As for contemporary American poets, there sure are a lot of them out there. On the formal side, among established poets I would include Timothy Steele, who is continually widening his range of techniques and who seems to widen his range of subjects with every book. Among younger formal poets, I think of Joshua Mehigan, whose first book The Optimist just crackles with music and intelligence. (It is virtually criminal that two other younger formal poets, Kevin Durkin and Melissa Balmain, have not yet found a taker for their book collections.)

There are quite a few very fine contemporary free verse poets out there, though there a great many more who range from simply boring to flat-out awful. I'll let you come up with your own names on that one. Charles Simic's combination of Eastern European and American sensibilities does a lot for me. I haven't yet read all of Bob Hicok's work, but he has an undoubted ability to make wide-ranging associations that add up to something. His poem "Book Report," which starts with a classroom assignment and moves on to environmental degradation, nearly brought me to tears. Two other super-poets that come to mind are Kevin Prufer, whose work tends toward the expansive and surreal, and Wayne Miller, whose work is more spare and sometimes more direct.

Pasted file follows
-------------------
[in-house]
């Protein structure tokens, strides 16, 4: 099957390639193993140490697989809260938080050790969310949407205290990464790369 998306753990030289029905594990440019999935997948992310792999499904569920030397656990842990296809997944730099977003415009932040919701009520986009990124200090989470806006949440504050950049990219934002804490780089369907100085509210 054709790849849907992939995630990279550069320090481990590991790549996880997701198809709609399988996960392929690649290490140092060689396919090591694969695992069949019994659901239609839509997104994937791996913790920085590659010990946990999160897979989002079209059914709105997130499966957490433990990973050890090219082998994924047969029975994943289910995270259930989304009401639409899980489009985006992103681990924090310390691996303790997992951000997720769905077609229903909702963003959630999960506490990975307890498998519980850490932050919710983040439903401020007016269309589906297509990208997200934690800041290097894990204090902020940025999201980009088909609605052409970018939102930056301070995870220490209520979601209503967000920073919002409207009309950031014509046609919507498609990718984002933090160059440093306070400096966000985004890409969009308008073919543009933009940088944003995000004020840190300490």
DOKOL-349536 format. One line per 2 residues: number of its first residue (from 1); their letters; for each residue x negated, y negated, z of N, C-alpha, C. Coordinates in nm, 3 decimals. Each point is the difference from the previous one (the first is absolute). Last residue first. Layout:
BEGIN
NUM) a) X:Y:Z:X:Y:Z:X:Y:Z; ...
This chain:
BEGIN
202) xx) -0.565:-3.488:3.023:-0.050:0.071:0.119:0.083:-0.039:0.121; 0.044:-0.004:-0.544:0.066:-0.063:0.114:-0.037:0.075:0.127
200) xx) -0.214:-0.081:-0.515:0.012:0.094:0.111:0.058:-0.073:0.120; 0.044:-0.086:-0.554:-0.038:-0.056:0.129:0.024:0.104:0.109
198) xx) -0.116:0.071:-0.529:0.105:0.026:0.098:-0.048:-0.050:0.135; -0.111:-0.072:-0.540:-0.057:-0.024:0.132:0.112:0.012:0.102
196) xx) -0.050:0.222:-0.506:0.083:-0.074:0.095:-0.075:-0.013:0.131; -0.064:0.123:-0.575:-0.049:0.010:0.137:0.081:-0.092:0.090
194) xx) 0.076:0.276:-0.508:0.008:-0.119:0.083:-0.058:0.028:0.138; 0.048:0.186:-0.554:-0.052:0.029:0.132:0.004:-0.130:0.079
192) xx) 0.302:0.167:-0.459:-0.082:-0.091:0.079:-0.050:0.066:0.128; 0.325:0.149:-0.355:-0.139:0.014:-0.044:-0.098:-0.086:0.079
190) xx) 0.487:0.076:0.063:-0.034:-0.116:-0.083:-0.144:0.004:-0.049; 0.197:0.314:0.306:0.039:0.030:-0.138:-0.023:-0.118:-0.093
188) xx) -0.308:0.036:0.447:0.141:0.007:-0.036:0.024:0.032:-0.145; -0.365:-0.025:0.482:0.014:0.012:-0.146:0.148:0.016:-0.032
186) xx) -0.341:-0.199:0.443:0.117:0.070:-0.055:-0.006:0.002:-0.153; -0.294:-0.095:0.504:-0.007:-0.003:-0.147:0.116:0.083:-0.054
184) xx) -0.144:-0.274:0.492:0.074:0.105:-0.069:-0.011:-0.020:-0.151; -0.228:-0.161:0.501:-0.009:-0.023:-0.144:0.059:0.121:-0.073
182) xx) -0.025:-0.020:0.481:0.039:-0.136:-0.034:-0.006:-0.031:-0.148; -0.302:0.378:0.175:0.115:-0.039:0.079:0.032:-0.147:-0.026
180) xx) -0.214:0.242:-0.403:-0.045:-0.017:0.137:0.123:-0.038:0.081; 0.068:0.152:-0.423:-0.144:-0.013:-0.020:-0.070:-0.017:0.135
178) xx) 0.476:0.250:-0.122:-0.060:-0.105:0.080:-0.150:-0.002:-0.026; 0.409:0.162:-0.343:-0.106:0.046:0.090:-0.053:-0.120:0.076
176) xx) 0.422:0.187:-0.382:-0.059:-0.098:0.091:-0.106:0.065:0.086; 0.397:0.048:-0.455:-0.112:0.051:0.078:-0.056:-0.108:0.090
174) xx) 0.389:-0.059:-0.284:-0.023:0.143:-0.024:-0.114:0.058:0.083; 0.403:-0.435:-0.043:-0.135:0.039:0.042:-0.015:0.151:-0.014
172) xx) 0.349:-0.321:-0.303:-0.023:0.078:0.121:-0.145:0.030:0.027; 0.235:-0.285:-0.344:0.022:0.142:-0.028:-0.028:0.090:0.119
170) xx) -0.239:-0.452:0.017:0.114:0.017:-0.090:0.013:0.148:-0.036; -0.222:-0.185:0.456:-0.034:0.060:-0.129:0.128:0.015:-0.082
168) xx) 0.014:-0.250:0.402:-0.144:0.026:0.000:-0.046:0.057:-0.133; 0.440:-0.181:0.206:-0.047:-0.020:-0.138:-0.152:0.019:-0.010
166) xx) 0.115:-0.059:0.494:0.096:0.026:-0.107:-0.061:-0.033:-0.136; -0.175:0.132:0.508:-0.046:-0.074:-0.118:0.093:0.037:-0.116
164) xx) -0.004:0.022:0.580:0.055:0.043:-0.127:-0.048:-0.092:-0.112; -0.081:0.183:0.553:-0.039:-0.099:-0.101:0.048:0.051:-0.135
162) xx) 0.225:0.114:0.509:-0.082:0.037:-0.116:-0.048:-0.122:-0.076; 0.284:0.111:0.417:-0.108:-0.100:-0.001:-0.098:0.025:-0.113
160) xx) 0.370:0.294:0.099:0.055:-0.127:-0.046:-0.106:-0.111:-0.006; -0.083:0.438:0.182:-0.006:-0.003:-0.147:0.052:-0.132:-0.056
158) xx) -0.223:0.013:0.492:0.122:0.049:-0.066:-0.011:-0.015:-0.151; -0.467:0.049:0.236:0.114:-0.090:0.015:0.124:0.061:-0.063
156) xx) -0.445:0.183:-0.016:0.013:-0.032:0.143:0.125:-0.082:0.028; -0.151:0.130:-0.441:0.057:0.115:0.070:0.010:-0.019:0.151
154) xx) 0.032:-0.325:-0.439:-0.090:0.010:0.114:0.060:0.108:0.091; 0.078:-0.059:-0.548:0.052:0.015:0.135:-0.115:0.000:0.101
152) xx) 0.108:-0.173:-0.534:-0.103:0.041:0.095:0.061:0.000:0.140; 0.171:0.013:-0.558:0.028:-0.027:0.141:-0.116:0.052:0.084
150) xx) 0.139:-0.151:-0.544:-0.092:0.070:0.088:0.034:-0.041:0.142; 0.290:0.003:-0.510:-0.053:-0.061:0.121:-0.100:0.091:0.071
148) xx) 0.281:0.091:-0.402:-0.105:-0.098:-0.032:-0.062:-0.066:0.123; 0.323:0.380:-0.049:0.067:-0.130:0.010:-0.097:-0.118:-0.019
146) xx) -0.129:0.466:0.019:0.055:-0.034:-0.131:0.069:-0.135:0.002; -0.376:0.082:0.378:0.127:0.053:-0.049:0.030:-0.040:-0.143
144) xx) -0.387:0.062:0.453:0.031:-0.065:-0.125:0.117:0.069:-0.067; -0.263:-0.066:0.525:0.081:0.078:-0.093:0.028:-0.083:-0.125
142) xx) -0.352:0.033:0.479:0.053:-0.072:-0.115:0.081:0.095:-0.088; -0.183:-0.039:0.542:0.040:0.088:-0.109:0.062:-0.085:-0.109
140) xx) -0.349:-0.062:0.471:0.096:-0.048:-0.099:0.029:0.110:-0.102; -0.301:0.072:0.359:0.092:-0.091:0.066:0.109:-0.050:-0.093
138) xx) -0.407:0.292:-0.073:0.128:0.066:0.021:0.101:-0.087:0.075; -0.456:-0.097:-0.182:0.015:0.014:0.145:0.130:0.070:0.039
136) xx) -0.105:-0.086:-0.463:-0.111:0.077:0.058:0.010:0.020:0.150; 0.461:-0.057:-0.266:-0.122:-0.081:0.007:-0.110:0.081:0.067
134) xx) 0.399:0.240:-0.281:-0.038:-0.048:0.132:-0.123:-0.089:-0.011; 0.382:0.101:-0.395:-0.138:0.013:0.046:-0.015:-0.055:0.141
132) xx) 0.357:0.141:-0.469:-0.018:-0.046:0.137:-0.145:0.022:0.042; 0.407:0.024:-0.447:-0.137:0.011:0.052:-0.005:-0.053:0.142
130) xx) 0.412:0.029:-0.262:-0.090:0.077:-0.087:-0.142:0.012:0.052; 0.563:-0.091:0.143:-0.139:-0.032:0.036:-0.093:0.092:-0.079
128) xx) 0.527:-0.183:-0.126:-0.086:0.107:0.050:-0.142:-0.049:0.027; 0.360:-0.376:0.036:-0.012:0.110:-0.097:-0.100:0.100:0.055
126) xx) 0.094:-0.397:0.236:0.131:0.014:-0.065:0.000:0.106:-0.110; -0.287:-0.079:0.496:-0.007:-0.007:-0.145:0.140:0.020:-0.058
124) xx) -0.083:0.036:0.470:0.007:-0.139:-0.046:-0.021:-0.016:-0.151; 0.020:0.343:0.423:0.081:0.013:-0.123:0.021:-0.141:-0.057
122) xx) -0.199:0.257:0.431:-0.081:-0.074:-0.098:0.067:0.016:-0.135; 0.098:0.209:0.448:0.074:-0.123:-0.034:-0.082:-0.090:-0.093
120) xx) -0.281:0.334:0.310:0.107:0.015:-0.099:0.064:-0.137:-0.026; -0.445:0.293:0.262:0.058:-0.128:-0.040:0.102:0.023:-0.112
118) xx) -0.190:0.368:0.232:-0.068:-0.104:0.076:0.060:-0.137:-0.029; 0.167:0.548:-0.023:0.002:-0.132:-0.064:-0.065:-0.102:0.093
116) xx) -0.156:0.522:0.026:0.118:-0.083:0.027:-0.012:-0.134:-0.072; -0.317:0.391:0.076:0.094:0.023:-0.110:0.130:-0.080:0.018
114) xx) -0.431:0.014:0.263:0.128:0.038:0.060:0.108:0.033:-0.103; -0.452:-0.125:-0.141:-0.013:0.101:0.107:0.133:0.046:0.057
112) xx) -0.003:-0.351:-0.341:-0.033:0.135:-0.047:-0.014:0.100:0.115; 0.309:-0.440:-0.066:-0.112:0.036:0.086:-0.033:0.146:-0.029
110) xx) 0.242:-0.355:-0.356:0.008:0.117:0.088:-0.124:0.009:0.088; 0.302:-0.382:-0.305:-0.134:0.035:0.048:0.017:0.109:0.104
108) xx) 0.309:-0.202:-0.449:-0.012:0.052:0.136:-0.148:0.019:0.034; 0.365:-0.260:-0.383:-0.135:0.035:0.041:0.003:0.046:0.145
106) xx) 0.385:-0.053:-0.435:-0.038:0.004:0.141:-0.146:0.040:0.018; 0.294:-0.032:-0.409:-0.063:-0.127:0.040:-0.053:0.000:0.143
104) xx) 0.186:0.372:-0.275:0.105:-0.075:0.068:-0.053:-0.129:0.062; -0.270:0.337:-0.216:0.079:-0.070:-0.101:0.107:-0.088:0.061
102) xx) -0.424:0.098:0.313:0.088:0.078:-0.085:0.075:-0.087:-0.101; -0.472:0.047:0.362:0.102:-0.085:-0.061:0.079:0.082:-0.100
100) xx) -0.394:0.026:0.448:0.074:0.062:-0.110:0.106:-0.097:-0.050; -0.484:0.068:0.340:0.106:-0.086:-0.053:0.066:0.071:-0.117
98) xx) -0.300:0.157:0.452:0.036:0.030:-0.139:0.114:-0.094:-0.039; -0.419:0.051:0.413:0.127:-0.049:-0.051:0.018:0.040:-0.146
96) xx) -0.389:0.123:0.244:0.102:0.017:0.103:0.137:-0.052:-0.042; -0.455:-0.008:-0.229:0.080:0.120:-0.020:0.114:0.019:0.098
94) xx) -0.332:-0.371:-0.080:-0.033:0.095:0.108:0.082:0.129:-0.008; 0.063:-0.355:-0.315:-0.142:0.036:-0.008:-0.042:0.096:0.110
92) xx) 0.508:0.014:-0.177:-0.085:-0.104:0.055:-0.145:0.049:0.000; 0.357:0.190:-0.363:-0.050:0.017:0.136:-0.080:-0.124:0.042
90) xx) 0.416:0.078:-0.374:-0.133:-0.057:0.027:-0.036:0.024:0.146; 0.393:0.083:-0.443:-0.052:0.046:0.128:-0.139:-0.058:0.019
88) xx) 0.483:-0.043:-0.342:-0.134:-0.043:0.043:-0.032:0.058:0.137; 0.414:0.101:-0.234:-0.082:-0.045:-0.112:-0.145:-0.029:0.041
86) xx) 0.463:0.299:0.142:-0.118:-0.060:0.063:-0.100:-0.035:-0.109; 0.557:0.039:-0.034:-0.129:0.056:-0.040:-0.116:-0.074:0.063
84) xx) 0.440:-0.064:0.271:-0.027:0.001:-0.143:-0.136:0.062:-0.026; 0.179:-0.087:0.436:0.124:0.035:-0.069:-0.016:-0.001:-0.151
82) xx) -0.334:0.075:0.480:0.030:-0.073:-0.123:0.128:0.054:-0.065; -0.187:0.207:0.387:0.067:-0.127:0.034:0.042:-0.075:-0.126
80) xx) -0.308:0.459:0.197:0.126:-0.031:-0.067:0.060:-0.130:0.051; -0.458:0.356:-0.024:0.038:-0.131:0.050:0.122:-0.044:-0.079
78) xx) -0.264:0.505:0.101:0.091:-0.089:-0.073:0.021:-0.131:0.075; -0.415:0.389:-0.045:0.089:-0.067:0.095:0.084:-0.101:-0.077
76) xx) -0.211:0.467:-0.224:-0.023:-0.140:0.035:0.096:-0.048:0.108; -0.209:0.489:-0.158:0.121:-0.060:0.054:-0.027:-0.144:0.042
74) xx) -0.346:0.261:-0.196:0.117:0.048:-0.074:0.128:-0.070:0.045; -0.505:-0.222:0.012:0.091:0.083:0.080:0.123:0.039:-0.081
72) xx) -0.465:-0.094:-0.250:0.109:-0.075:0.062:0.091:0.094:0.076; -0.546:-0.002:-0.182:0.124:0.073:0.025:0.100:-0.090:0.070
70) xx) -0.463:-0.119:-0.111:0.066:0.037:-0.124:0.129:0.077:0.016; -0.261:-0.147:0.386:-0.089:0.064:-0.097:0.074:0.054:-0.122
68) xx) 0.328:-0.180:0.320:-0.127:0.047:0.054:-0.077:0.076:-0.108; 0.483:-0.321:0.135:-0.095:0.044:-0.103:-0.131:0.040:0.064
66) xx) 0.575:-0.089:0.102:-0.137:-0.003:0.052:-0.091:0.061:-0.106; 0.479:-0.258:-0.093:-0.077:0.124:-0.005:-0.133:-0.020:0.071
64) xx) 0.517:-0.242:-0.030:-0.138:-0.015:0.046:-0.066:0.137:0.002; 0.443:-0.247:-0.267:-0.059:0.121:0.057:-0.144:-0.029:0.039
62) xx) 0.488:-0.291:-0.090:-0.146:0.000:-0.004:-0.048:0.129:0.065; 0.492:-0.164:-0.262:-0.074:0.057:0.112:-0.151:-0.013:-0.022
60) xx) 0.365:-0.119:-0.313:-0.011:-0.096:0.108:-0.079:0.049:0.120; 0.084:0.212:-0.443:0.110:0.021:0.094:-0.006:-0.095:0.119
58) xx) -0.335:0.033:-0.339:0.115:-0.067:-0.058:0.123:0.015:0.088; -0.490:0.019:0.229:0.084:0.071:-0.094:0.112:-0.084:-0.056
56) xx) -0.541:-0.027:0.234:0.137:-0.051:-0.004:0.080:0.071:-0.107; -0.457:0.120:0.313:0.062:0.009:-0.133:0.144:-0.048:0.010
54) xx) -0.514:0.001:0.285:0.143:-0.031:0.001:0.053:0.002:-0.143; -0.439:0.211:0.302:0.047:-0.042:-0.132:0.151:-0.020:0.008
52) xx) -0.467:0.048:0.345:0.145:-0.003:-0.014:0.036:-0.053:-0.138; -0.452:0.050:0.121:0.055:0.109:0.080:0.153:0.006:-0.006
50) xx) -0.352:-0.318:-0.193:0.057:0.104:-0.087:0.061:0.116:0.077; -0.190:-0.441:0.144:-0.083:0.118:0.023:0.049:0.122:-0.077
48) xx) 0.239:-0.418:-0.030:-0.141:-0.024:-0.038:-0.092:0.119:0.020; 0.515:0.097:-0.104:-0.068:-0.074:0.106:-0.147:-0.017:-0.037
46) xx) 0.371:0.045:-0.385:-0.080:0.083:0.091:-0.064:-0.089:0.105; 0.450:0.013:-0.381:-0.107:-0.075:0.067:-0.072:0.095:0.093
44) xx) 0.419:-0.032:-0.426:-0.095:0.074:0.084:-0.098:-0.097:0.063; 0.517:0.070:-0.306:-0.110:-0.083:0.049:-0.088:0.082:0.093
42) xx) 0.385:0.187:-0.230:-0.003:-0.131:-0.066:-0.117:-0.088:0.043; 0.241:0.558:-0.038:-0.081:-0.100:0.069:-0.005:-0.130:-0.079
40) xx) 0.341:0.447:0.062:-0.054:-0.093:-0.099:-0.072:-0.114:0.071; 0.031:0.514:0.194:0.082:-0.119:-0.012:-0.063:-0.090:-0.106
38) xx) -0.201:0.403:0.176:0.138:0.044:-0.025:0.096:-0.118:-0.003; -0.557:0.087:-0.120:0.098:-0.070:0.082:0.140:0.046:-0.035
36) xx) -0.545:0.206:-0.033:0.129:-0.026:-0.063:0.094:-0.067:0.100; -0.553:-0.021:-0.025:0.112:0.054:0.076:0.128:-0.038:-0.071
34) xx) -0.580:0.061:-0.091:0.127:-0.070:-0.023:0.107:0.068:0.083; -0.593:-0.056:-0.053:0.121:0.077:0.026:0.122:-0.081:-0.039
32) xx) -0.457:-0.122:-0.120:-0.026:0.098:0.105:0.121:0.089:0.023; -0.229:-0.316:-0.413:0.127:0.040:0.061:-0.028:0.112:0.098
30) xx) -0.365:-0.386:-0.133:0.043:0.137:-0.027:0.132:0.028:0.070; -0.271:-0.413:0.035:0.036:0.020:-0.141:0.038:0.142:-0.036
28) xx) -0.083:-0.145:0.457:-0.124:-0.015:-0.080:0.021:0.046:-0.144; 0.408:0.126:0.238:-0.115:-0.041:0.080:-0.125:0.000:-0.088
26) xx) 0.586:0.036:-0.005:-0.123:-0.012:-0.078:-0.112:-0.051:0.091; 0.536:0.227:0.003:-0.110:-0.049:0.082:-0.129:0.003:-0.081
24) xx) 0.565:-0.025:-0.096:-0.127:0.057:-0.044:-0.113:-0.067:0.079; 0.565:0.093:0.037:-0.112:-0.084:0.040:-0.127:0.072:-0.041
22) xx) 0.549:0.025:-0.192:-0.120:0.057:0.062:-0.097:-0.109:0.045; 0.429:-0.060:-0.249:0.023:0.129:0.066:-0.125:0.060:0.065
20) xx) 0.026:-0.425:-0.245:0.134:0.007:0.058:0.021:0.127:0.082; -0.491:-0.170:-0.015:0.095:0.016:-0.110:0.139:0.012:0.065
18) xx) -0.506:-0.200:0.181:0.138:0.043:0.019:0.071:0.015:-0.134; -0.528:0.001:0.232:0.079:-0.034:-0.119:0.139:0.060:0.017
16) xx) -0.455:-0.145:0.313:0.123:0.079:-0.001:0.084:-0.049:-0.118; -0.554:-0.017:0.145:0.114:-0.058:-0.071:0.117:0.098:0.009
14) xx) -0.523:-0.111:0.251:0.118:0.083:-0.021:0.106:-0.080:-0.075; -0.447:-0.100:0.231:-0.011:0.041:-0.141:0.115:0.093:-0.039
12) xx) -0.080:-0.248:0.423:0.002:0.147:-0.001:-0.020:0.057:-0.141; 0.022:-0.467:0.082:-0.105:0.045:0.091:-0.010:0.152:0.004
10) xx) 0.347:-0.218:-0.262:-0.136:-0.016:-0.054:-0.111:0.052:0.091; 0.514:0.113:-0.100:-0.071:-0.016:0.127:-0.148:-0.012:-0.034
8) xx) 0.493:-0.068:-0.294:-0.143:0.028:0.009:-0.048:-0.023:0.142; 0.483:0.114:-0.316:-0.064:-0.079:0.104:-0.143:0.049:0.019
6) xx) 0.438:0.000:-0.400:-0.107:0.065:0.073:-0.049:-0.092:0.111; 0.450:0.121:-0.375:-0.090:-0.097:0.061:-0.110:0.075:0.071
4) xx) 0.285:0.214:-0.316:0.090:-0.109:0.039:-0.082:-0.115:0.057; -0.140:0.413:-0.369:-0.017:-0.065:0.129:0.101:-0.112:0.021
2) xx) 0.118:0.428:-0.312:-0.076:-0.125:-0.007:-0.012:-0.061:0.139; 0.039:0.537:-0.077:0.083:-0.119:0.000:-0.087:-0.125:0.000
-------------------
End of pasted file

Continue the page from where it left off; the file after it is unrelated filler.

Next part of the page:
Finally, to get out of the English-language ghetto for a moment, it's important to pay homage to the Central and Eastern European poets of the twentieth century. You could start with Rilke and Trakl and go on to Milosz and the postwar poets who worked to maintain their individual consciousness in the midst of totalitarianism. The ability of some of those poets to express strange truths in plain language boggles the mind.